Report

WHO Says COVID-19 Likely Started With Animals, Not Laboratory Leak

The long-awaited report is unlikely to quell concerns about China’s influence over the investigation.

A World Health Organization official speaks to health workers in Liberia.
A World Health Organization instructor teaches new health workers during a training session in Monrovia, Liberia, on Oct. 3, 2014. John Moore/Getty Images

A report set to be released Tuesday by the World Health Organization (WHO) into the origins of the COVID-19 pandemic points to animals as the likely origin of the coronavirus and determines that a leak from a Chinese laboratory would be “extremely unlikely,” according to a copy of the report obtained by Foreign Policy.

The long-awaited report is the most detailed account yet of what international experts know about how the coronavirus first began spreading in central China in late 2019 and then exploded globally in 2020, infecting more than 128 million people and causing the deaths of nearly 2.8 million worldwide.

The report offers little new evidence on the precise origin of the virus but details researchers’ conclusions on the likeliest theories of how the pandemic first spread. If researchers can gain a better understanding of how COVID-19 first took off, it could help prevent future pandemics, experts said.

But not everyone sees the WHO report as the final say. China, which initially tried to cover up the spread of the virus within its borders in the critical early weeks of the outbreak, has lashed out at criticism that it is responsible for the pandemic. U.S. officials during the Trump administration accused WHO of covering for China, leading former President Donald Trump to formally withdraw the United States from the international body at the height of the pandemic.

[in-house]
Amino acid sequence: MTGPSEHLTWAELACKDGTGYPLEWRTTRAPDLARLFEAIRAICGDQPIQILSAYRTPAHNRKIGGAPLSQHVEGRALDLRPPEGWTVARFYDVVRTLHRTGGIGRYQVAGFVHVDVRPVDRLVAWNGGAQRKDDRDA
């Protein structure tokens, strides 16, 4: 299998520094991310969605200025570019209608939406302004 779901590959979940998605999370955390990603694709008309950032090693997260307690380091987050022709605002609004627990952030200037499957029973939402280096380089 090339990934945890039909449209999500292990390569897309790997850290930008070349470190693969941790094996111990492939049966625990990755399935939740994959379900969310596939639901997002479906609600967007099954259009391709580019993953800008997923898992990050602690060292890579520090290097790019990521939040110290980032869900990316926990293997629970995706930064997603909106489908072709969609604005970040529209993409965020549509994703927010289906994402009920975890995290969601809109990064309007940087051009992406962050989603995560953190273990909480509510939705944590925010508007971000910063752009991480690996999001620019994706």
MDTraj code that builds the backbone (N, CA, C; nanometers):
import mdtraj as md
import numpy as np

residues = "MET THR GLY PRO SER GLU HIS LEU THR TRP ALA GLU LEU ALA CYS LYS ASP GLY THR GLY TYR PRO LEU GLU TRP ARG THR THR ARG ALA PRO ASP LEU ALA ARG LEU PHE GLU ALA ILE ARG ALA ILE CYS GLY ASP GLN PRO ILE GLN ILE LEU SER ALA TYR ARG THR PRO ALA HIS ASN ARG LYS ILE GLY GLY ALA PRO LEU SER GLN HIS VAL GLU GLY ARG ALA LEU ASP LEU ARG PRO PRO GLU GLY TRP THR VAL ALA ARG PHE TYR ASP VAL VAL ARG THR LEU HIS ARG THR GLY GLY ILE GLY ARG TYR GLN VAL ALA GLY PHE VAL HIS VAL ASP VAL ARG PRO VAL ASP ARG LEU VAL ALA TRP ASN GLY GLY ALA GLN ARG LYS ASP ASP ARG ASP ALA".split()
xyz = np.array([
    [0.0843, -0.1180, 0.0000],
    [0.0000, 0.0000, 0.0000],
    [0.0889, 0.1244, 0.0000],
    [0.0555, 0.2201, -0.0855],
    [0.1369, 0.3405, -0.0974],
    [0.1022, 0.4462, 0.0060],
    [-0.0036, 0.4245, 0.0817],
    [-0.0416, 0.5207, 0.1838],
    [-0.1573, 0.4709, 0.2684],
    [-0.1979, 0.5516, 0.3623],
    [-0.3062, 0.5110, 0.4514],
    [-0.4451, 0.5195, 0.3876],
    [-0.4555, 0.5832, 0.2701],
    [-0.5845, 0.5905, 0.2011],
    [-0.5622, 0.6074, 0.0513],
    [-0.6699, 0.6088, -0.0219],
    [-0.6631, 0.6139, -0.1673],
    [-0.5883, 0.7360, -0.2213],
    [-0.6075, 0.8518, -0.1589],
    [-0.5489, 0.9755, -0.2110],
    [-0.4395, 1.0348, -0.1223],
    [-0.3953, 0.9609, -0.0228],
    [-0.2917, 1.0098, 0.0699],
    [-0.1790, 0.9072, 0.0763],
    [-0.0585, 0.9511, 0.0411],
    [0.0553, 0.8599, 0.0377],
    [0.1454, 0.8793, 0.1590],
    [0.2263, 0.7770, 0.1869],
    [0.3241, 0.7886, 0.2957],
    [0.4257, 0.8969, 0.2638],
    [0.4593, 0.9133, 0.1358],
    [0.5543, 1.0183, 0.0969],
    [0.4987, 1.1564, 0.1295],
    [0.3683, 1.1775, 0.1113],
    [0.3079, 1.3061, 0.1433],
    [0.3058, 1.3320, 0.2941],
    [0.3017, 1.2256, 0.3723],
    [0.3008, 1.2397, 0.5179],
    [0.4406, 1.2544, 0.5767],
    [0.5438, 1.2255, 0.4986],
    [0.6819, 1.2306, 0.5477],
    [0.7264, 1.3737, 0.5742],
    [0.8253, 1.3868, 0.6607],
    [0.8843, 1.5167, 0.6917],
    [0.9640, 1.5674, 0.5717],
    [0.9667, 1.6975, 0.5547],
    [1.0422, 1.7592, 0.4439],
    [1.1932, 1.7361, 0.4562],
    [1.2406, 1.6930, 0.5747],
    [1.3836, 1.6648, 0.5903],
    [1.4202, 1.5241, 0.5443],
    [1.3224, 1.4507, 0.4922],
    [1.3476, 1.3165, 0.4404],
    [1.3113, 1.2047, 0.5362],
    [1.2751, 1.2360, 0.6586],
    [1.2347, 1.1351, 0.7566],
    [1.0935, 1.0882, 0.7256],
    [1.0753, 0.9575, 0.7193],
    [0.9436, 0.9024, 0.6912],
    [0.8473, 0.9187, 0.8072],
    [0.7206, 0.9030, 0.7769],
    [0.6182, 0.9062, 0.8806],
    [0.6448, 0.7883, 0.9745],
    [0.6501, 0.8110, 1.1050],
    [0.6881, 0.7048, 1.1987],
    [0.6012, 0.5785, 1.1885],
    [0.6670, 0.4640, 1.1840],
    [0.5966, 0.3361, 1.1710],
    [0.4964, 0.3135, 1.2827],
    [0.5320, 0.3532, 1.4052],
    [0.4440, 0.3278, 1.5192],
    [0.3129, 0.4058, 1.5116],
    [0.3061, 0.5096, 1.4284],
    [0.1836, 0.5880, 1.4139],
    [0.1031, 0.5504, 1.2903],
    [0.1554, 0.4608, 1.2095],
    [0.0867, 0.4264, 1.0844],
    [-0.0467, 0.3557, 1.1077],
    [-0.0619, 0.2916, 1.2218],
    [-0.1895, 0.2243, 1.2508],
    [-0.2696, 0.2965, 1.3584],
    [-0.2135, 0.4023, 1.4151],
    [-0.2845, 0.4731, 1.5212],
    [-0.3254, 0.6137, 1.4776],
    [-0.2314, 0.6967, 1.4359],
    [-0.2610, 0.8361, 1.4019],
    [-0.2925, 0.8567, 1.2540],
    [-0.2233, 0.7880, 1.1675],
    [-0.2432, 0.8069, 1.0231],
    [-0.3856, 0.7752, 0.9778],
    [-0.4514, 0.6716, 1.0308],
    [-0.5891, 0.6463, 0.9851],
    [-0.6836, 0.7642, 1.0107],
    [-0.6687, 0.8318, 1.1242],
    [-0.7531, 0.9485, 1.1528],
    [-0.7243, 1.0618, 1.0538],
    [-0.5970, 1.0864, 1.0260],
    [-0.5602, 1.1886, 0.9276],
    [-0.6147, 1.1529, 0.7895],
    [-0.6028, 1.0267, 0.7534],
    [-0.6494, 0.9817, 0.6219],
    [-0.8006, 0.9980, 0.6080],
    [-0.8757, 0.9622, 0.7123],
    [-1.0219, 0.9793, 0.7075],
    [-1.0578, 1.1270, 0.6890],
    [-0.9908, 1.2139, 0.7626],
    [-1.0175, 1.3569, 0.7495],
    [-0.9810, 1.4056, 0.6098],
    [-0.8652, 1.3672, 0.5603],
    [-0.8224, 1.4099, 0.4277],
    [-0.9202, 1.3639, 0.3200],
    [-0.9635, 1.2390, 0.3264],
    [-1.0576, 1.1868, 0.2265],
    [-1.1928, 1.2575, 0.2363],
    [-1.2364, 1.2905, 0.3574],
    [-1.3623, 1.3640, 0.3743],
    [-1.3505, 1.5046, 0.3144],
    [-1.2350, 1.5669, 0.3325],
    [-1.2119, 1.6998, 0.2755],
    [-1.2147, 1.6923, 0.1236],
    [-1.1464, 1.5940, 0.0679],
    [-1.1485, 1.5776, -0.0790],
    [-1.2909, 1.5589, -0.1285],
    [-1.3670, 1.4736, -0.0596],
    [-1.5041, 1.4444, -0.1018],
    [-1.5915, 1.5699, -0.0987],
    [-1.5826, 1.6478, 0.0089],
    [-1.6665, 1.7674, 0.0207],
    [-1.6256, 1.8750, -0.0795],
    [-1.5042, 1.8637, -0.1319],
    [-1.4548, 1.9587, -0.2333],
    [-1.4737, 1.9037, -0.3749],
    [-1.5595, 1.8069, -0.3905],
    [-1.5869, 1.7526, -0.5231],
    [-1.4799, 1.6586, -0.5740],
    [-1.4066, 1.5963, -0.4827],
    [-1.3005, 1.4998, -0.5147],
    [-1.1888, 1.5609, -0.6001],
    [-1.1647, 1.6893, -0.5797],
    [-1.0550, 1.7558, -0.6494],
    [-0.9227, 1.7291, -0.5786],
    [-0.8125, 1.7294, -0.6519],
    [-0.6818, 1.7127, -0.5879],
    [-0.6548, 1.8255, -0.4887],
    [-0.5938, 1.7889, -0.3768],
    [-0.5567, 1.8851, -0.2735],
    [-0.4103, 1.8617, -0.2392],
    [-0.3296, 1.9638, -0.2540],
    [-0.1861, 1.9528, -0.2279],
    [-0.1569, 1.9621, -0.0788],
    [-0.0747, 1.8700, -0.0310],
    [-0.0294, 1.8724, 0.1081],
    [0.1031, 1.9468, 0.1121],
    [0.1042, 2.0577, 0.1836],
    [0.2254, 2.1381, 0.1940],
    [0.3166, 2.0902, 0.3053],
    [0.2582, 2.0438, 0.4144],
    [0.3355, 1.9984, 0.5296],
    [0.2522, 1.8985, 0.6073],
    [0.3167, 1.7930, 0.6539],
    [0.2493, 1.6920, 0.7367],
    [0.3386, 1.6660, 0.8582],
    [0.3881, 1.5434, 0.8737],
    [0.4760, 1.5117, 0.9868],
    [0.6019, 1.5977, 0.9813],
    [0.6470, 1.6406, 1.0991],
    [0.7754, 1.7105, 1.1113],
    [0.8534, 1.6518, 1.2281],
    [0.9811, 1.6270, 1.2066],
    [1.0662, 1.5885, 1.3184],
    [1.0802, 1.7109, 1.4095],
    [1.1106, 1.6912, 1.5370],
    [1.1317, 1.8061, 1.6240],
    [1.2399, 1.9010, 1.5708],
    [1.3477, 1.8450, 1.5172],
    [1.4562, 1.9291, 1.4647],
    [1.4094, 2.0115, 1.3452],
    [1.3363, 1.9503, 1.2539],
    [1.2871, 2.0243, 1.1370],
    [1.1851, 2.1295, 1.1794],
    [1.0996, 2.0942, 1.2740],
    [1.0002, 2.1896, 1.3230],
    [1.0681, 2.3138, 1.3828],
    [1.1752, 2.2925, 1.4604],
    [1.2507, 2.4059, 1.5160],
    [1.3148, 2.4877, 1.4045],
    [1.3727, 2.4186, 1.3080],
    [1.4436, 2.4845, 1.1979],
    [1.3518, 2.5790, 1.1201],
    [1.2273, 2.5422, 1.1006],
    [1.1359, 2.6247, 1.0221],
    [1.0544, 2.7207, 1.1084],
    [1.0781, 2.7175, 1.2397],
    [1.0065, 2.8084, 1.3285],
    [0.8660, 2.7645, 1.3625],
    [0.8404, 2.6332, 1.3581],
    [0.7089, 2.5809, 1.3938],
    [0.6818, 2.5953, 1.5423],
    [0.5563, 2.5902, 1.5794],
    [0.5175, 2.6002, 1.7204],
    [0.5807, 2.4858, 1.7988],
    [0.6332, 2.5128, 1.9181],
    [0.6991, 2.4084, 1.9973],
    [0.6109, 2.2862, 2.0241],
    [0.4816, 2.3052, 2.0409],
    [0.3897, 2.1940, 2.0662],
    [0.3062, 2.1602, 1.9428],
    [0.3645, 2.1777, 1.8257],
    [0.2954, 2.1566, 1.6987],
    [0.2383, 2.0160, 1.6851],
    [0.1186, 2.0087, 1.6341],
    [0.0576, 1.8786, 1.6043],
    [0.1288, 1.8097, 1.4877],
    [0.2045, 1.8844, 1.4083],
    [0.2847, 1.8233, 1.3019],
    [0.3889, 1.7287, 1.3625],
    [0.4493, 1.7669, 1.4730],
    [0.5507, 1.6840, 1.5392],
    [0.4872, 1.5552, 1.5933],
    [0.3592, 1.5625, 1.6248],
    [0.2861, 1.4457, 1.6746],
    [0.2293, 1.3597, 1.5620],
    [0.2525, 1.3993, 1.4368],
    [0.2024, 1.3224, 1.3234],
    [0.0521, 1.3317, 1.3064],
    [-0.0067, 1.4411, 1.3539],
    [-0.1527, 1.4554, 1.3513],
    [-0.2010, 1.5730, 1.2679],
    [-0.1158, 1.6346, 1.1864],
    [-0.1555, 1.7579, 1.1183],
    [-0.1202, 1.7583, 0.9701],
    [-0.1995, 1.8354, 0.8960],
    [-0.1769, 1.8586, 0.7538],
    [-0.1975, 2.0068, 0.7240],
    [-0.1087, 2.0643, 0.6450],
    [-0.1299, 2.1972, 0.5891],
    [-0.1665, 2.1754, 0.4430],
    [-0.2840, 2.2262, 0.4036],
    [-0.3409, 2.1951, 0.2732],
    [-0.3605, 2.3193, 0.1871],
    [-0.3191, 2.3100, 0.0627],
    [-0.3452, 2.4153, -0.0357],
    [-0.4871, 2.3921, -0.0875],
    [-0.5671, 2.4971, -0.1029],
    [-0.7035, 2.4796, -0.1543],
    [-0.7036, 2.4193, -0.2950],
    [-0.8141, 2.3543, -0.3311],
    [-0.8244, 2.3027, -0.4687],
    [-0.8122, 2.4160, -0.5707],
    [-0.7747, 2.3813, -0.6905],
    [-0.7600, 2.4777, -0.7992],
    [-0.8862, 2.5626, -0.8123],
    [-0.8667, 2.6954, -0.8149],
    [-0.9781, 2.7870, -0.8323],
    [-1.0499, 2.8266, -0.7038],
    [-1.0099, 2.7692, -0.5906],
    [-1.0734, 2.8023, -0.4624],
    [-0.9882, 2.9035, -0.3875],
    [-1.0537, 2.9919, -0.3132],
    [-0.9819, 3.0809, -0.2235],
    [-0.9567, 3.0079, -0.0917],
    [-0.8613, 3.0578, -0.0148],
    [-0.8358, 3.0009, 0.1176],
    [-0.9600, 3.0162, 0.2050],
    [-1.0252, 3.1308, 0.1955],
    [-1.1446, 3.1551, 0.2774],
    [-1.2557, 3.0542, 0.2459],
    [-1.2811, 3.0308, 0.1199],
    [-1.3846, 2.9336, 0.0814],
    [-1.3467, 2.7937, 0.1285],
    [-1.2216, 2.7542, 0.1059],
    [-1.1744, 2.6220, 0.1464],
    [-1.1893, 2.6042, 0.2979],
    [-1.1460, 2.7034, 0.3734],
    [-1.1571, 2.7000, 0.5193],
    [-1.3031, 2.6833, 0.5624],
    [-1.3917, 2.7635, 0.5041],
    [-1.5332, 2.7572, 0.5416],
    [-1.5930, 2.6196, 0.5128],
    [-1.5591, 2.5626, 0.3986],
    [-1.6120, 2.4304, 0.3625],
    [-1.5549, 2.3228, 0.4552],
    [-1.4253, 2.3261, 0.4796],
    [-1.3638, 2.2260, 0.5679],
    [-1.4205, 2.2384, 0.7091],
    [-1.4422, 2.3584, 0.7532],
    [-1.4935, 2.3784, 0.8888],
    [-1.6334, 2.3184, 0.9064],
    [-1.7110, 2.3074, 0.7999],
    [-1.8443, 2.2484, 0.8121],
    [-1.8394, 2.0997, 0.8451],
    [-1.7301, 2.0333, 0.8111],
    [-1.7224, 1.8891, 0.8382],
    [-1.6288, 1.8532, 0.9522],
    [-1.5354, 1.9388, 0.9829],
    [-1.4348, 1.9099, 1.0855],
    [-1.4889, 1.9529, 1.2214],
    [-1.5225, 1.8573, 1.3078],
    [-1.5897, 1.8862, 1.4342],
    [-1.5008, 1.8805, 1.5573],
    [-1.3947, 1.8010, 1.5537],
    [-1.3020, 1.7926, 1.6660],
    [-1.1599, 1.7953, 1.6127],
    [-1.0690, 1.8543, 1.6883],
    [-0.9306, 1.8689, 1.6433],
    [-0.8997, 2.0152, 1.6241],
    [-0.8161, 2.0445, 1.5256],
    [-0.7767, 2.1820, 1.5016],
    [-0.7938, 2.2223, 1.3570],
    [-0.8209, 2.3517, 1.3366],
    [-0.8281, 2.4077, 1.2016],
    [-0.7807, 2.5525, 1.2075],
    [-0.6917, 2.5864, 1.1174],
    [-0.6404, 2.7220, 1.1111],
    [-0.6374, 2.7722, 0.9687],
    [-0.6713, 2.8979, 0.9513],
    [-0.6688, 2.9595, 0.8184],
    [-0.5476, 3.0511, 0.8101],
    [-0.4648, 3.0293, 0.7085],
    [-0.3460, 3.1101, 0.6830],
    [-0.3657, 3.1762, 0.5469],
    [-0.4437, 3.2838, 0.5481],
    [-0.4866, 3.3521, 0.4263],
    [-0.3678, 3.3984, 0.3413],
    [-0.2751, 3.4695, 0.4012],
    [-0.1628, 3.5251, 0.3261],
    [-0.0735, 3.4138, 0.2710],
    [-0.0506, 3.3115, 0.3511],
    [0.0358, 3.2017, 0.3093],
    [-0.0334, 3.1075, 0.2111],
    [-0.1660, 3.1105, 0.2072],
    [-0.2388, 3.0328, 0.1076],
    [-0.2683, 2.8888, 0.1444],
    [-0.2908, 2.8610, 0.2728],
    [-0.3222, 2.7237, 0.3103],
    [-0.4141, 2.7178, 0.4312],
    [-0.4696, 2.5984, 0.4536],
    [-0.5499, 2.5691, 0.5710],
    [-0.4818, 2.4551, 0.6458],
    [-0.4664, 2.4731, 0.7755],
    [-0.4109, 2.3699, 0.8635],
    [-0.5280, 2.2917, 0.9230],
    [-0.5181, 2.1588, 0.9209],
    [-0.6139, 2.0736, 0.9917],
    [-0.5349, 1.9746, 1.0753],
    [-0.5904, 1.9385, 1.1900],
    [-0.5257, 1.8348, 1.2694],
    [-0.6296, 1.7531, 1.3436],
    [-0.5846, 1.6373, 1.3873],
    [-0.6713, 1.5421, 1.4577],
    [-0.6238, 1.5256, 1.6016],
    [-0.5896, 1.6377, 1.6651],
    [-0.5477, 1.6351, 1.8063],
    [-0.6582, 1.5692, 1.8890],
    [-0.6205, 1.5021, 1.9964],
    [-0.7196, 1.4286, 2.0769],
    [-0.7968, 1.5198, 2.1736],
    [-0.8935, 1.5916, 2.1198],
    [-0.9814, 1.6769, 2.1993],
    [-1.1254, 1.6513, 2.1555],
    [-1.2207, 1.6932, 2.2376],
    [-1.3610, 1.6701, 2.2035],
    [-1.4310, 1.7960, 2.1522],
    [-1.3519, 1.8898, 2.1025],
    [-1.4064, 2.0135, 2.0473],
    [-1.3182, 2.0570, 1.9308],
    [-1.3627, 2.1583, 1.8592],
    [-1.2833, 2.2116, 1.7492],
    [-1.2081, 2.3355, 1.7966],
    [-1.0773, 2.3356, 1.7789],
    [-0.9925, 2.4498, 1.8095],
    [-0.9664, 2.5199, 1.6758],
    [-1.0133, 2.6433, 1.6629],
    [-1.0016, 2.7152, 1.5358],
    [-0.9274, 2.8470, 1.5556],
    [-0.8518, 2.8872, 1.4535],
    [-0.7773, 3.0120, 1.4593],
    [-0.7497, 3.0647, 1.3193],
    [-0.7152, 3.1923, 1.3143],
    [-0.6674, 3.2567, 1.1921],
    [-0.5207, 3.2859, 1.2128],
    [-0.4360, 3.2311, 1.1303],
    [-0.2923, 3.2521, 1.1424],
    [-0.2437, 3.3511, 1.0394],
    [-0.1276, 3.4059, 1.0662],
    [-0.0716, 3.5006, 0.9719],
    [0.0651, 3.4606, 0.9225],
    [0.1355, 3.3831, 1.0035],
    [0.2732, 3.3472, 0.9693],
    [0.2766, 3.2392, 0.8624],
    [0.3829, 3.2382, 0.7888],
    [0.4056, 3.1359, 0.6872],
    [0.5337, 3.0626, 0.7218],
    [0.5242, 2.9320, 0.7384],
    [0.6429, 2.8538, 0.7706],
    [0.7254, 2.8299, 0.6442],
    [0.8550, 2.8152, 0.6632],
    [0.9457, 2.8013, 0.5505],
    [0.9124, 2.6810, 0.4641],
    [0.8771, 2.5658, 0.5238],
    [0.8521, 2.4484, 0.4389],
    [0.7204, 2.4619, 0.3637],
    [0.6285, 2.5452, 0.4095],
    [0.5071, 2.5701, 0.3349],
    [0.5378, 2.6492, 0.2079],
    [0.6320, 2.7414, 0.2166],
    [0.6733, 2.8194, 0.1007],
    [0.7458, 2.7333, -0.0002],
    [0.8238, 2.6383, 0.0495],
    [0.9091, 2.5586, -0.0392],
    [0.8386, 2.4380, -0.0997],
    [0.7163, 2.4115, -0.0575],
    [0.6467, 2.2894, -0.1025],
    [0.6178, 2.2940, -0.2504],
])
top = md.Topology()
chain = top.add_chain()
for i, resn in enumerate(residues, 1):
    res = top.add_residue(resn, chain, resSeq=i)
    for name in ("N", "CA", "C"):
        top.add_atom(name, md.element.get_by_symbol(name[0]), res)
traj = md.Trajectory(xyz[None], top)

Other researchers conclude that the United States can’t lay the blame of its pandemic woes squarely at China’s feet. Studies released at a Brookings Institution conference last week concluded that the Trump administration could have avoided as many as 400,000 deaths and saved hundreds of billions of dollars with better public health strategies while it awaited a widespread rollout of vaccines.

President Joe Biden reversed Trump’s decision and rejoined WHO, but senior Biden officials have also cast doubt on whether the WHO report’s conclusions are objective, alleging that the Chinese government could have tried to alter the conclusions of the report.

“We’ve got real concerns about the methodology and the process that went into that report, including the fact that the government in Beijing apparently helped to write it,” Secretary of State Antony Blinken told CNN in an interview that aired Sunday.

U.S. lawmakers also joined in their criticism ahead of the report’s release. “The WHO should never have allowed the Chinese Communist Party [CCP] to have such a heavy hand in drafting this report,” Rep. Michael McCaul, the top Republican on the House Foreign Affairs Committee, said in a statement. “A report censored by the CCP is worse than no report at all because it allows the CCP to continue to spread misinformation about the virus and cover up the role they played in allowing it to spread. If we want to prevent the next pandemic, we need an accurate, objective, and trustworthy assessment of the origins of the virus.”